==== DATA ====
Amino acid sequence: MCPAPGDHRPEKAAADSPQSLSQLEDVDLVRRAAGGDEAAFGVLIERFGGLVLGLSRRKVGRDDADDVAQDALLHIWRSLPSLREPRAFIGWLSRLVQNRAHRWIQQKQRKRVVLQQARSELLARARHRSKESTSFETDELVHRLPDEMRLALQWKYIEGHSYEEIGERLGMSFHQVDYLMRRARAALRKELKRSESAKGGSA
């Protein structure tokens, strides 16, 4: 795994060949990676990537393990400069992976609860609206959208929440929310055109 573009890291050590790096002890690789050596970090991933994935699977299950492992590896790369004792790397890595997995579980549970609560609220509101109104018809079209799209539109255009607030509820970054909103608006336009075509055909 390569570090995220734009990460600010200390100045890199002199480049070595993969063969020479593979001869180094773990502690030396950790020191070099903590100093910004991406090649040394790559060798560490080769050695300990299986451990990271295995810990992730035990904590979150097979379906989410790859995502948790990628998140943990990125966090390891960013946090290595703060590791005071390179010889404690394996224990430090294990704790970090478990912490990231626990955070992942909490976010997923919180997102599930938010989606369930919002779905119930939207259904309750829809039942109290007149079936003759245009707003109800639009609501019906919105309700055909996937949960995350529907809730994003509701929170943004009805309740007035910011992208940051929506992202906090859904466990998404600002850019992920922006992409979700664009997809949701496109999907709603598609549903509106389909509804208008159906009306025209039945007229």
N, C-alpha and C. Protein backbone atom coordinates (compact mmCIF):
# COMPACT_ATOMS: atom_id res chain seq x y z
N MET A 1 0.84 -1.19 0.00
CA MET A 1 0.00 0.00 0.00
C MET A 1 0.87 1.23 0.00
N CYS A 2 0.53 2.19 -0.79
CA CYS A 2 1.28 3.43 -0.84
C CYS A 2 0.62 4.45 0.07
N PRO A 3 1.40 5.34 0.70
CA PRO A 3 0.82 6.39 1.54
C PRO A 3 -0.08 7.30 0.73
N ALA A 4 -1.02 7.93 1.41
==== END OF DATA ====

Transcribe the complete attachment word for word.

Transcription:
Amino acid sequence: MCPAPGDHRPEKAAADSPQSLSQLEDVDLVRRAAGGDEAAFGVLIERFGGLVLGLSRRKVGRDDADDVAQDALLHIWRSLPSLREPRAFIGWLSRLVQNRAHRWIQQKQRKRVVLQQARSELLARARHRSKESTSFETDELVHRLPDEMRLALQWKYIEGHSYEEIGERLGMSFHQVDYLMRRARAALRKELKRSESAKGGSA
């Protein structure tokens, strides 16, 4: 795994060949990676990537393990400069992976609860609206959208929440929310055109 573009890291050590790096002890690789050596970090991933994935699977299950492992590896790369004792790397890595997995579980549970609560609220509101109104018809079209799209539109255009607030509820970054909103608006336009075509055909 390569570090995220734009990460600010200390100045890199002199480049070595993969063969020479593979001869180094773990502690030396950790020191070099903590100093910004991406090649040394790559060798560490080769050695300990299986451990990271295995810990992730035990904590979150097979379906989410790859995502948790990628998140943990990125966090390891960013946090290595703060590791005071390179010889404690394996224990430090294990704790970090478990912490990231626990955070992942909490976010997923919180997102599930938010989606369930919002779905119930939207259904309750829809039942109290007149079936003759245009707003109800639009609501019906919105309700055909996937949960995350529907809730994003509701929170943004009805309740007035910011992208940051929506992202906090859904466990998404600002850019992920922006992409979700664009997809949701496109999907709603598609549903509106389909509804208008159906009306025209039945007229």
N, C-alpha and C. Protein backbone atom coordinates (compact mmCIF):
# COMPACT_ATOMS: atom_id res chain seq x y z
N MET A 1 0.84 -1.19 0.00
CA MET A 1 0.00 0.00 0.00
C MET A 1 0.87 1.23 0.00
N CYS A 2 0.53 2.19 -0.79
CA CYS A 2 1.28 3.43 -0.84
C CYS A 2 0.62 4.45 0.07
N PRO A 3 1.40 5.34 0.70
CA PRO A 3 0.82 6.39 1.54
C PRO A 3 -0.08 7.30 0.73
N ALA A 4 -1.02 7.93 1.41